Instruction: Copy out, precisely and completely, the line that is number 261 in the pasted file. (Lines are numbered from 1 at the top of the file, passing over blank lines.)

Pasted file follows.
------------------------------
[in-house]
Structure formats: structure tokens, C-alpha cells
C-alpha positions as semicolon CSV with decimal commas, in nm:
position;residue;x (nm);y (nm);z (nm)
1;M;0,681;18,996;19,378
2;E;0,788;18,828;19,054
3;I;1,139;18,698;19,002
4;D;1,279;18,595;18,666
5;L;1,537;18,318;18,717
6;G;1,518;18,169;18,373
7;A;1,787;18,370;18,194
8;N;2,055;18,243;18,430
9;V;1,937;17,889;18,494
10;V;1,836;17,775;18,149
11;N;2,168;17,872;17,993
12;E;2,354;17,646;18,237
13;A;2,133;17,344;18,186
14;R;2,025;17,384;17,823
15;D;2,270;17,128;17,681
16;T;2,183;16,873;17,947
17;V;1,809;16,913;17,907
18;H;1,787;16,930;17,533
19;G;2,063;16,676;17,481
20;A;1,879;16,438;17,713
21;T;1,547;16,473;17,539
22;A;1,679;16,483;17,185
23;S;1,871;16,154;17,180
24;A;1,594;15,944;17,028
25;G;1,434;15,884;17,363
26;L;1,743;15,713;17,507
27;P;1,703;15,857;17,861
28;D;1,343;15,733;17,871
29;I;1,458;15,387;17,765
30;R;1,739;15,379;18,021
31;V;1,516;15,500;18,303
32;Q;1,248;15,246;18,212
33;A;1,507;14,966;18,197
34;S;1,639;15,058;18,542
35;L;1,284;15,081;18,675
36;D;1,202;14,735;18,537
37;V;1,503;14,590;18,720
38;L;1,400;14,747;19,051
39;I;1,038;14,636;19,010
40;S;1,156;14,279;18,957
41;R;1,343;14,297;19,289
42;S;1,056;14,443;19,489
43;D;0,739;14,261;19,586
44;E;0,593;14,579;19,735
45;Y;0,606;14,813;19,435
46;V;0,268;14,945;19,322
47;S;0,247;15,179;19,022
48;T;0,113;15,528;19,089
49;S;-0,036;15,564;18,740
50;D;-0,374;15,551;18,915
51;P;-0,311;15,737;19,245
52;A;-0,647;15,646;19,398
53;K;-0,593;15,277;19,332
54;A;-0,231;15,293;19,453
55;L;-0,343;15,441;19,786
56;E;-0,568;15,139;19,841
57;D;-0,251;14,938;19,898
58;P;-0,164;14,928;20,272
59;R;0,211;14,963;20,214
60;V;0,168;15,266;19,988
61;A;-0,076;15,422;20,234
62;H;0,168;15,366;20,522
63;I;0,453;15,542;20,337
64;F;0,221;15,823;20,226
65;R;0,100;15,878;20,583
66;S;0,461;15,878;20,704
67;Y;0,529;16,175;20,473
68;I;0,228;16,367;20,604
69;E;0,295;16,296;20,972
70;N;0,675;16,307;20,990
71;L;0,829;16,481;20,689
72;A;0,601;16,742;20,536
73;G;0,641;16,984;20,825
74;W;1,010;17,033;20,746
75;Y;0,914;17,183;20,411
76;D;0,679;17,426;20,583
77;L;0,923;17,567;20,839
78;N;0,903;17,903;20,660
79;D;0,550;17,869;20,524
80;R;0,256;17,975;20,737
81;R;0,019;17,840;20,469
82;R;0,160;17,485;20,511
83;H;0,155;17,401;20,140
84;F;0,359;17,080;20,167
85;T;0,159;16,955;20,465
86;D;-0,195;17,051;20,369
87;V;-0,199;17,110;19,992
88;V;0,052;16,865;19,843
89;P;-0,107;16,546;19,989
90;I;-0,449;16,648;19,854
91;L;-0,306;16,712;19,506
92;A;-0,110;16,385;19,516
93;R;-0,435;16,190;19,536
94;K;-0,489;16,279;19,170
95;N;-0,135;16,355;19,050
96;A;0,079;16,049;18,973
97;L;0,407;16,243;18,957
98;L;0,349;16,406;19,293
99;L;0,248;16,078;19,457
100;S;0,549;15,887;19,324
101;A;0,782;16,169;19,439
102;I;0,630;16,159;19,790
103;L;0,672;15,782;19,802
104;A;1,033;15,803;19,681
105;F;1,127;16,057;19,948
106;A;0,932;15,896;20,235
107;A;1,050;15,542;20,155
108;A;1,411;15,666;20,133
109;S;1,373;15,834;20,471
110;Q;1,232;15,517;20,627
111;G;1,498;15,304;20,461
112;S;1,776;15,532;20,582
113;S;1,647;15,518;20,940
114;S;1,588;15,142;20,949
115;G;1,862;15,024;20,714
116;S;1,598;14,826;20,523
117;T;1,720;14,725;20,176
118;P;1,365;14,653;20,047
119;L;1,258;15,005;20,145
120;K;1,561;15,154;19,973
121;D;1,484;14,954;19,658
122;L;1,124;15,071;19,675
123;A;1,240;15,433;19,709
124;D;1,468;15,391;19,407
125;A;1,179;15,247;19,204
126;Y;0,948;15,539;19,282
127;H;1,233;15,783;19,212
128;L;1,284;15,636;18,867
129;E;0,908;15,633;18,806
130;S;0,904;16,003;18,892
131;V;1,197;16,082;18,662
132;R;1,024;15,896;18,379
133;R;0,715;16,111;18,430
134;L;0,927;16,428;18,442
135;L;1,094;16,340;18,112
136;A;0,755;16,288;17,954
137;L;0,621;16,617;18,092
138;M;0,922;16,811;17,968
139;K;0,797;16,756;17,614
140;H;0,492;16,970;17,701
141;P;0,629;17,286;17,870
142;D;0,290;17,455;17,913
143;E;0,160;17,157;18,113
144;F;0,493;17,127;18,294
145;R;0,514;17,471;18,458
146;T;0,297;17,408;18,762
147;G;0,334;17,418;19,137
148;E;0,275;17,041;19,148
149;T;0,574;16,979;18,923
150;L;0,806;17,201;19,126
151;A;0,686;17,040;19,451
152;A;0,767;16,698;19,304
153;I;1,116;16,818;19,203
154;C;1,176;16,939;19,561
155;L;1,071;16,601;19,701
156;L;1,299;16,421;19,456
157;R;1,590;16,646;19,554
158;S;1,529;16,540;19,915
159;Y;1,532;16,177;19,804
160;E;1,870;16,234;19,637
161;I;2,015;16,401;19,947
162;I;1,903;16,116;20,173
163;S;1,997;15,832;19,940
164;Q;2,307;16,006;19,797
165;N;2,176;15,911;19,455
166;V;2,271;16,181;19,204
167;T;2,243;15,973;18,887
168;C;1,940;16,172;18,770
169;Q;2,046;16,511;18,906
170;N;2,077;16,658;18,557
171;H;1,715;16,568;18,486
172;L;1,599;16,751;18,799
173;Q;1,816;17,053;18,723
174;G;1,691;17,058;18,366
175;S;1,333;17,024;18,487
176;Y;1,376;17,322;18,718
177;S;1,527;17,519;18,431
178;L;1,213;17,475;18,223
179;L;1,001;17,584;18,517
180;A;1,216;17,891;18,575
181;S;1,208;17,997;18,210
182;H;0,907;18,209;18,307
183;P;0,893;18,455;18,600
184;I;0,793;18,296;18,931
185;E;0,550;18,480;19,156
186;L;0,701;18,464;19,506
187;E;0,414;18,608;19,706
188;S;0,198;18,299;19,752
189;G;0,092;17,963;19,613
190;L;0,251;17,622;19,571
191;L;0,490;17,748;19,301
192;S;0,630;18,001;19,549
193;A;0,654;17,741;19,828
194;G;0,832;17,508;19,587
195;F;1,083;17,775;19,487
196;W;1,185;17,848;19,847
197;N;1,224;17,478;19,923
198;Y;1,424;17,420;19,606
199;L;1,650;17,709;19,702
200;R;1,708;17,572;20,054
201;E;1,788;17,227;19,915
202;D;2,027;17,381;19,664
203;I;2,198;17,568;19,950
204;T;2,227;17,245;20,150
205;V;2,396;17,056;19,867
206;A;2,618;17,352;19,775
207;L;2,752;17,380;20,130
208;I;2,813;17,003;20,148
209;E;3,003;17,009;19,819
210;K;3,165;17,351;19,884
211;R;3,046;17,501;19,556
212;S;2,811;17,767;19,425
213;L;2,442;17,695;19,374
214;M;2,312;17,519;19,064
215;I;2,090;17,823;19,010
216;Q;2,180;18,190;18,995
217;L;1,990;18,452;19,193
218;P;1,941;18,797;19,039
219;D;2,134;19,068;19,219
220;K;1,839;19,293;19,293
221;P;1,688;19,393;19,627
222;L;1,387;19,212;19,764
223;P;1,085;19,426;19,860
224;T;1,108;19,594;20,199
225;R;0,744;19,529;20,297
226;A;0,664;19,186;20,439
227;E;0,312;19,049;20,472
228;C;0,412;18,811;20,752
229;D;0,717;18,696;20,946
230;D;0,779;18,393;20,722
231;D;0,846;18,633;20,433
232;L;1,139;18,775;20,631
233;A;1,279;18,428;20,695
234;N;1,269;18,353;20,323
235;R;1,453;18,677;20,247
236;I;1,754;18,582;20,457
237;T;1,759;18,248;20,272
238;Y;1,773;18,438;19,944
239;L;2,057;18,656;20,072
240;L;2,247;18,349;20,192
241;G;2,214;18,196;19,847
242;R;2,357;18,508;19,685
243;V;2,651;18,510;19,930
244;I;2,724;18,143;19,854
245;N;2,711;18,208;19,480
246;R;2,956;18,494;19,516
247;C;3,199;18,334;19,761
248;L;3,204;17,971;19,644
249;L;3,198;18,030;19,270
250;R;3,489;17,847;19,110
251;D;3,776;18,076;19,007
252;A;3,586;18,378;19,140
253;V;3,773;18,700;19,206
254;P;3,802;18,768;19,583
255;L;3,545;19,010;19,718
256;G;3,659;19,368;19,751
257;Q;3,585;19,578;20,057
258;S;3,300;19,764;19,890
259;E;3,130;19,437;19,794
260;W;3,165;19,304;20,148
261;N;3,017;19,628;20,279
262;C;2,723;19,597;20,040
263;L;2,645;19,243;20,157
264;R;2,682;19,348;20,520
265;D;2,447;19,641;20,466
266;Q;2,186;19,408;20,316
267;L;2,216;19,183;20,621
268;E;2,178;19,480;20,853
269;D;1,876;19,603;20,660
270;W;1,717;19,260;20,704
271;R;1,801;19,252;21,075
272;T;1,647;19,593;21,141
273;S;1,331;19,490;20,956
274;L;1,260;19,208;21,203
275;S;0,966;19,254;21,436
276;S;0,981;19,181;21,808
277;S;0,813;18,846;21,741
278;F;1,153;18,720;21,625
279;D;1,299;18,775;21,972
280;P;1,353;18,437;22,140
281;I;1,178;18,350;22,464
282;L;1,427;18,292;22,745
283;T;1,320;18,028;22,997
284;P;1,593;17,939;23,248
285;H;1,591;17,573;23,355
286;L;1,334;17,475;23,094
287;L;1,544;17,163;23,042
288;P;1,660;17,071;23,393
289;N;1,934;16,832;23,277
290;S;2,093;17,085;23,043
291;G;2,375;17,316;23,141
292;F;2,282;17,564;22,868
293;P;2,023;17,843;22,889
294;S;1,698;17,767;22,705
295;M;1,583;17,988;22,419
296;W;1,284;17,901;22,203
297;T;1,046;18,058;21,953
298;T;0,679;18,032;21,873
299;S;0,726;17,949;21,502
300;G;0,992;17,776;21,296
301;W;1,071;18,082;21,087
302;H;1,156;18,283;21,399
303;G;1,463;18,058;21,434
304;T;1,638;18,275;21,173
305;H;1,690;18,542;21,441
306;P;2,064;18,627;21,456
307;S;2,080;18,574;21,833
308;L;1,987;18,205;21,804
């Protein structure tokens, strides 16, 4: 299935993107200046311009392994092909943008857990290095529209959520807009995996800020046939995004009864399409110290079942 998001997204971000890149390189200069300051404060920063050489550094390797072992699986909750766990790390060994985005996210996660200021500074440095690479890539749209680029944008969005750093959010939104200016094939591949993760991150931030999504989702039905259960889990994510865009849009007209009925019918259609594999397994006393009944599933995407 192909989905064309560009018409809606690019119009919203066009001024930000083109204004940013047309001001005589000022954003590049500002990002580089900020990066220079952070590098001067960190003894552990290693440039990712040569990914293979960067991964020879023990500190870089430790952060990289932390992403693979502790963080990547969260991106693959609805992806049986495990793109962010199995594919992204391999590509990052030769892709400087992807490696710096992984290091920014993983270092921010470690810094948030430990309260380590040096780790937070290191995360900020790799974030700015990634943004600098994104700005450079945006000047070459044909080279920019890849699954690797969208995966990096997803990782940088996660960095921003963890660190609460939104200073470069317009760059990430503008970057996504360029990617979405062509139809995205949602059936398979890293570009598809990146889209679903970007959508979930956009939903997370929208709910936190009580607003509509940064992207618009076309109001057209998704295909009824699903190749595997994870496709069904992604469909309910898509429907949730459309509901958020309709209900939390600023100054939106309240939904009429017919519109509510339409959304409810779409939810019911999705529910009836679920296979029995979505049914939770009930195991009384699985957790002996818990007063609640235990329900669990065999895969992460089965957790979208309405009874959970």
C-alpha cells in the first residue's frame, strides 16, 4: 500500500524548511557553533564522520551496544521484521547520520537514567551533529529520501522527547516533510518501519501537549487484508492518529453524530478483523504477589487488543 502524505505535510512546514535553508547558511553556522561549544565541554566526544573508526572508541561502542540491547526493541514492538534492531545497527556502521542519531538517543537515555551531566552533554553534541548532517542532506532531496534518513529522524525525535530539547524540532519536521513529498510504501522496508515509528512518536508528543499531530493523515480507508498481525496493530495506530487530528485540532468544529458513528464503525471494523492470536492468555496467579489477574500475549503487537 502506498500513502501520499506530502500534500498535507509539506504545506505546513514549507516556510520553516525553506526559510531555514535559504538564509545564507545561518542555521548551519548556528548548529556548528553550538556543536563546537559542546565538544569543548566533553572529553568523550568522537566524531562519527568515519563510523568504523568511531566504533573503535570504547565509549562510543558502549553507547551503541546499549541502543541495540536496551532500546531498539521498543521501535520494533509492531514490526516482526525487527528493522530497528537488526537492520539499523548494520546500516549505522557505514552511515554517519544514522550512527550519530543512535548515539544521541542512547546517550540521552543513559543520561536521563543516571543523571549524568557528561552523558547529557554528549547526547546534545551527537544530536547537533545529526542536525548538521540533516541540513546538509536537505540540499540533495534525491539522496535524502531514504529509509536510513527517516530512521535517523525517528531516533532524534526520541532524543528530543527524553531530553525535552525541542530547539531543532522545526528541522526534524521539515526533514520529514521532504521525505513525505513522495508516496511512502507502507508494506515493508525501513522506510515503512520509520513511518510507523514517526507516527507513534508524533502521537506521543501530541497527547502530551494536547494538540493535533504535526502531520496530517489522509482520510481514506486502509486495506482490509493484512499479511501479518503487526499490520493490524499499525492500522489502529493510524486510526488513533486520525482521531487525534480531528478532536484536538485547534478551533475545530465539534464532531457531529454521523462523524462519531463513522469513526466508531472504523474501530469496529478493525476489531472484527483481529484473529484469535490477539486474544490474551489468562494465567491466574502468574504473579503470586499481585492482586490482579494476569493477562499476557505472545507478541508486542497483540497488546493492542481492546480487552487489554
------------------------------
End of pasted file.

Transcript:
257;Q;3,585;19,578;20,057